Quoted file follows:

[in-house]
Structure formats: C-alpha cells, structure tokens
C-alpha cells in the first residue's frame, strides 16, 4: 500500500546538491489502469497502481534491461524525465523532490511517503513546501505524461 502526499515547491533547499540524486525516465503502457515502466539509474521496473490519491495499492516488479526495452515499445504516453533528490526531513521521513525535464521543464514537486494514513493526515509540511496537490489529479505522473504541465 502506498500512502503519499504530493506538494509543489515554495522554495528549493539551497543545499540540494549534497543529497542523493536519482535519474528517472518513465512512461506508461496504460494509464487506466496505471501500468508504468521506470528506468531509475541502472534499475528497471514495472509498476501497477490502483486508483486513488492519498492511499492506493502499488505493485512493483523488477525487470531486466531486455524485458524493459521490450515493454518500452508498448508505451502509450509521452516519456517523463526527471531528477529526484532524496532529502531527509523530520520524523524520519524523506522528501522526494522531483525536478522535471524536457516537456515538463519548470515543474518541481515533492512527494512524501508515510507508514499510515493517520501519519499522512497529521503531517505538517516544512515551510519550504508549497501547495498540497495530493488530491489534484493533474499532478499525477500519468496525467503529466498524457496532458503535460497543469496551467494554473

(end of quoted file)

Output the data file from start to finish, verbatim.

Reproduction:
[in-house]
Structure formats: C-alpha cells, structure tokens
C-alpha cells in the first residue's frame, strides 16, 4: 500500500546538491489502469497502481534491461524525465523532490511517503513546501505524461 502526499515547491533547499540524486525516465503502457515502466539509474521496473490519491495499492516488479526495452515499445504516453533528490526531513521521513525535464521543464514537486494514513493526515509540511496537490489529479505522473504541465 502506498500512502503519499504530493506538494509543489515554495522554495528549493539551497543545499540540494549534497543529497542523493536519482535519474528517472518513465512512461506508461496504460494509464487506466496505471501500468508504468521506470528506468531509475541502472534499475528497471514495472509498476501497477490502483486508483486513488492519498492511499492506493502499488505493485512493483523488477525487470531486466531486455524485458524493459521490450515493454518500452508498448508505451502509450509521452516519456517523463526527471531528477529526484532524496532529502531527509523530520520524523524520519524523506522528501522526494522531483525536478522535471524536457516537456515538463519548470515543474518541481515533492512527494512524501508515510507508514499510515493517520501519519499522512497529521503531517505538517516544512515551510519550504508549497501547495498540497495530493488530491489534484493533474499532478499525477500519468496525467503529466498524457496532458503535460497543469496551467494554473